The Program on Children “focuses on economic behavior related to children, child health, and child economic and social well being.” Professor Simon’s research interests include health inequality, policy and health capital accumulation, early life and childhood human capital accumulation, and public policy evaluation.
Anupam Nanda, an ’06 PhD graduate of the Department of Economics, is being promoted to full professor at the University of Reading.
A full list of his publications can be found at https://www.henley.ac.uk/people/person/dr-anupam-nanda/, as well as his current biography:
Dr. Anupam Nanda is Associate Professor in Real Estate Economics and Academic Director of the Centre for intelligent Places at the Henley Business School, University of Reading, UK. He is also a Research Associate at the Walker Institute for Climate System Research. Previously, Anupam worked with the Market Intelligence group of Deloitte & Touche in Mumbai (Apr. 2008-Nov. 2009), where his focus area covered real estate and private equity sectors. He was at the National Association of Home Builders (NAHB) in Washington DC (Apr. 2006-Apr. 2008), as Senior Research Economist, where his responsibilities included developing and implementing housing market research studies and was a member of the team forecasting state and metro area housing markets in US. Anupam has also taught undergraduate Economics and Public Finance at the University of Connecticut.
Professor Kanda Naknoi presented her work at the UC Irvine Macroeconomics Seminar on May 17. The title of her presentation was “Why Are Exchange Rates So Smooth? A Household Finance Explanation”.
The paper for her presentation can be found at:
Omicron Delta Epsilon inductees:
Louis D. Traurig Scholarship
Paul N. Taylor Memorial Prize
Rockwood Q. P. Chin Scholarship
Ross Mayer Scholarship
Julia & Harold Fenton and Yolanda & Augustine Sineti Scholarship
Kathryn A. Cassidy Economics Scholarship
Charles Triano Scholarship
W. Harrison Carter Award
Albert E. Waugh Scholarship
Abraham Ribicoff Graduate Fellowship
Timothy A. and Beverly C. Holt Economics Fellowship
Economics Department General Scholarship
Grillo Family Teaching Award
Employee Appreciation Awards
Delia Furtado 10 years
Vicki Knoblauch 15 years
Kathleen Segerson 30 years
Congratulations to everyone!
Professor Nishith Prakash presented his paper “Do Criminally Accused Politicians Affect Economic Outcomes? Evidence from India” at the 6th NCID Research Workshop in Madrid, and at the Universidad Carlos III de Madrid.
Professor Prakash was interviewed at the 6th NCID Research Workshop about his work:
Professor Stephen Ross and his coauthors, Jesse Kalinowski at Quinnipiac University and Matthew Ross at Ohio State University (both former Ph.D. students at UConn), have recently released on new working paper on racial discrimination in police traffic stops in Connecticut.
This research was selected by the Human Capital and Economic Opportunity Working Group at the University of Chicago to be featured in their research spotlight series. The spotlight article can be found at:
The event was sponsored by the Weatherhead East Asian Institute, and the topic of her talk was “Thai Economy under the Military Government”.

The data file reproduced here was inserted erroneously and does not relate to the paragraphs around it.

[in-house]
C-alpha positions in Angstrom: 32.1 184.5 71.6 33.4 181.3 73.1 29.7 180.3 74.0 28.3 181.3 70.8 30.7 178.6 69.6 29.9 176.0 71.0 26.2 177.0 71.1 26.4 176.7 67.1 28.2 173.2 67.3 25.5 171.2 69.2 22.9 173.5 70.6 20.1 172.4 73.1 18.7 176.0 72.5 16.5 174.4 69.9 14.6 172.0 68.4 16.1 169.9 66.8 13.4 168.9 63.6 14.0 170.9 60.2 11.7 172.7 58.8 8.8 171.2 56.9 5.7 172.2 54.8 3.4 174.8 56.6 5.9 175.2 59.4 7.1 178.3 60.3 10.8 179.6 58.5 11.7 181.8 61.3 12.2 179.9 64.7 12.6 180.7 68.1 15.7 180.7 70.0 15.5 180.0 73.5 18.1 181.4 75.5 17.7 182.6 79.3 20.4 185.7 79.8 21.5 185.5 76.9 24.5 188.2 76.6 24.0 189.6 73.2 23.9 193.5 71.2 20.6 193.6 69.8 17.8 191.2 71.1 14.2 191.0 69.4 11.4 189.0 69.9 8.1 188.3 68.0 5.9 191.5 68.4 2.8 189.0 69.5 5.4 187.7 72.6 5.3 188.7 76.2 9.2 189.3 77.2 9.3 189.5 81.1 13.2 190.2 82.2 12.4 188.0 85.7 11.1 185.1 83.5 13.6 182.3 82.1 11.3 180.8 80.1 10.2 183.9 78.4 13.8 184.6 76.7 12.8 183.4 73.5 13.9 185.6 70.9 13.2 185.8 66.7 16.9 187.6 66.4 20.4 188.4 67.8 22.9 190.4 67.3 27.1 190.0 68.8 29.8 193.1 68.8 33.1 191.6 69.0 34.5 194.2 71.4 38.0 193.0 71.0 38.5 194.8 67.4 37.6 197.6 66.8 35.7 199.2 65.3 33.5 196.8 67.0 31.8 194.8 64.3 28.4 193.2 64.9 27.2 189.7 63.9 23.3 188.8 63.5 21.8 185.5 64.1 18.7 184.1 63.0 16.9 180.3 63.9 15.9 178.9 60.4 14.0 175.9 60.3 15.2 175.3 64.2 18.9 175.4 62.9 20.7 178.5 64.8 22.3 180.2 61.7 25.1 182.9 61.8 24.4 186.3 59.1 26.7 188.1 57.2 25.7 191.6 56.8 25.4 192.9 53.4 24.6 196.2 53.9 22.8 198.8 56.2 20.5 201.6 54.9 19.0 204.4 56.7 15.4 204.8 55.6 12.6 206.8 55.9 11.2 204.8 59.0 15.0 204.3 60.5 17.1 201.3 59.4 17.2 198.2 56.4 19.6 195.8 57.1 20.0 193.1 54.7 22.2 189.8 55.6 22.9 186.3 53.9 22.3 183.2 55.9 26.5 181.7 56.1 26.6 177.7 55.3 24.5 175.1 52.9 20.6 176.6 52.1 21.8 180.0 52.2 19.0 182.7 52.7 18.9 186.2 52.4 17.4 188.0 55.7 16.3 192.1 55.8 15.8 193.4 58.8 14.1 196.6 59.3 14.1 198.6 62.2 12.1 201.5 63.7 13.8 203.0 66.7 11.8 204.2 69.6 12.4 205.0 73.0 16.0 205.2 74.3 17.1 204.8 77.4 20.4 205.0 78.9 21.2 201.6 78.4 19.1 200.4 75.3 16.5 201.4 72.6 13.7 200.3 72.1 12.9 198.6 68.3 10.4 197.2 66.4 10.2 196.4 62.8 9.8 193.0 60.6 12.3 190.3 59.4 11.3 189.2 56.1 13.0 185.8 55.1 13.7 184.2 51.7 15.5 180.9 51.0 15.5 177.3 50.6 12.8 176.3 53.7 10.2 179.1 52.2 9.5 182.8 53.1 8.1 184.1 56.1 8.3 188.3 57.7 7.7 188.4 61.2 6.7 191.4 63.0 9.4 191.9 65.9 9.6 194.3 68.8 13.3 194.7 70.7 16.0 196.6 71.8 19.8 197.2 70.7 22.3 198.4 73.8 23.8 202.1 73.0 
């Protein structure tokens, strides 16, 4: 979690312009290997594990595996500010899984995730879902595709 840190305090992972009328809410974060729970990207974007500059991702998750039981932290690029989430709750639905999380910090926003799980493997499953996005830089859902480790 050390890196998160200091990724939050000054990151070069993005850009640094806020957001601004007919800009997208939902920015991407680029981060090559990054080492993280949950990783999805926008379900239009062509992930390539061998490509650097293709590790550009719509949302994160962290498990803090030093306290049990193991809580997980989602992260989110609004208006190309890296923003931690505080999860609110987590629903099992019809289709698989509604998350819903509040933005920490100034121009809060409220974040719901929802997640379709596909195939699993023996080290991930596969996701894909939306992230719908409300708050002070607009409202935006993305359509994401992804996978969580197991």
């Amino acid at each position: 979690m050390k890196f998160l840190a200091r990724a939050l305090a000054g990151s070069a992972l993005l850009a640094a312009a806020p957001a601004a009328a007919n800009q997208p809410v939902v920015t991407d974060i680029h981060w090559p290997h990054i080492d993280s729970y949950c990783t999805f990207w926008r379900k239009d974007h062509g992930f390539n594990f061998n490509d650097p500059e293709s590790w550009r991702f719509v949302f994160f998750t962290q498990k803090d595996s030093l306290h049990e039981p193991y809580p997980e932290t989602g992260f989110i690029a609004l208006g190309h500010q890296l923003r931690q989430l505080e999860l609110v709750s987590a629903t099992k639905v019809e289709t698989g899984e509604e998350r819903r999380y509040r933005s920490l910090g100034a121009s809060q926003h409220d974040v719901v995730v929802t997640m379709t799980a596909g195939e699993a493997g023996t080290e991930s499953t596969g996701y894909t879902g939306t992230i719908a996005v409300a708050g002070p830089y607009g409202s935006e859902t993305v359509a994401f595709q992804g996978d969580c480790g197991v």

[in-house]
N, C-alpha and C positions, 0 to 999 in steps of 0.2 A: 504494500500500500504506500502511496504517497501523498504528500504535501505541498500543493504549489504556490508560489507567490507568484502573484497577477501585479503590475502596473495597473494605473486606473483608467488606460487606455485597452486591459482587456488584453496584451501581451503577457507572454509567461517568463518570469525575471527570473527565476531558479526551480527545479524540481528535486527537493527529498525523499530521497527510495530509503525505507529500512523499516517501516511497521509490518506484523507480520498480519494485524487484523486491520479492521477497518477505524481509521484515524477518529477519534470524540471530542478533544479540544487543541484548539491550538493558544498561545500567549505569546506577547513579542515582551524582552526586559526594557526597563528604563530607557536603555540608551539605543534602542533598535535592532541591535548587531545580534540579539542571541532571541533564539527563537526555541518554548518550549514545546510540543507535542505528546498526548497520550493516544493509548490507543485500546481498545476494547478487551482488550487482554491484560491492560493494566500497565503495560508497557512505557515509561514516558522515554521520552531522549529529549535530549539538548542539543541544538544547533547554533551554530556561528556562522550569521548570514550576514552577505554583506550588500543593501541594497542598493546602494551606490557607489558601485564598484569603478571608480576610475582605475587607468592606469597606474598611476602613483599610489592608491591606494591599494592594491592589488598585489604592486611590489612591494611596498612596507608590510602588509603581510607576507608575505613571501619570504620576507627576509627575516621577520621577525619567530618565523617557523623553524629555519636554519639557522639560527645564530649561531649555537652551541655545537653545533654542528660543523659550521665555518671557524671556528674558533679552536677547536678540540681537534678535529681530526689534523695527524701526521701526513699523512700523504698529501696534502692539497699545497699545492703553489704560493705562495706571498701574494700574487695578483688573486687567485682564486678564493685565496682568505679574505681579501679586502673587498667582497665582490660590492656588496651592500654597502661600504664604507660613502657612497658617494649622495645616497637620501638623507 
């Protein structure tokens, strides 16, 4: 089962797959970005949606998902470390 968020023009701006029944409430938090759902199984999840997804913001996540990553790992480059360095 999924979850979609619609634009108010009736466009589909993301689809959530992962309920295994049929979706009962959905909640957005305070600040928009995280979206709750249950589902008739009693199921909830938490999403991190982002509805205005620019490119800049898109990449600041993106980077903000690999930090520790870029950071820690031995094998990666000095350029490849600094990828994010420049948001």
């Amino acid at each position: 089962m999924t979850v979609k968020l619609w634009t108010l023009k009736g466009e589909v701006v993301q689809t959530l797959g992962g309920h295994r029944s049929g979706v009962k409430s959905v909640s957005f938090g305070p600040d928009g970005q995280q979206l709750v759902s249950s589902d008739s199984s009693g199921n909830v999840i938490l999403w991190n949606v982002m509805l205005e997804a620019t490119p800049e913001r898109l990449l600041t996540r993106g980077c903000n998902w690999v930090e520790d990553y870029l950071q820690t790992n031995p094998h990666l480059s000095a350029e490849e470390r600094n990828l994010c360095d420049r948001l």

More information about the event may be found online at: http://weai.columbia.edu/event/thailand-update-conference-2017/
Professor Nishith Prakash and his co-author Professor Kumar (Sam Houston State University) have had their paper titled “Effect of political decentralization and female leadership on institutional births and child mortality in Bihar” accepted for publication at Social Science & Medicine.
In this paper, they investigate the impacts of political decentralization and women reservation in rural local governance on institutional births and child mortality in the state of Bihar in India. Using difference-in-differences methodology, they find a significant positive association between political decentralization and institutional births. They also find that the increased participation of women at local governance led to increased survival rate of children belonging to richer households. They argue that their results are consistent with female leaders having policy preference for women and child well-being.
This project was funded by International Growth Center at London School of Economics (http://www.theigc.org).
Professor Steven Lanza was quoted in an article in the Wall Street Journal this week:
The article is also posted online at: http://www.morningstar.com/advisor/t/118917852/tax-credit-plan-aims-to-keep-grads-in-connecticut.htm?&ps=9
Professor Jorge Agüero and his coauthor Trinidad Beleche have had their paper “Health Shocks and their Long-Lasting Impact on Health Behaviors: Evidence from the 2009 H1N1 Pandemic in Mexico” accepted for publication in the Journal of Health Economics.
Abstract: Worldwide, the leading causes of death could be avoided with health behaviors that are low-cost but also difficult to adopt. We show that exogenous health shocks could facilitate the adoption of these behaviors and provide long-lasting effects on health outcomes.
Specifically, we exploit the spatial and temporal variation of the 2009 H1N1 influenza pandemic in Mexico and show that areas with a higher incidence of H1N1 experienced larger reductions in diarrhea-related cases among young children. These reductions continue even three years after the shock ended. Changes in hand washing behaviors are behind these health improvements. Several robustness checks validate our findings and mechanism.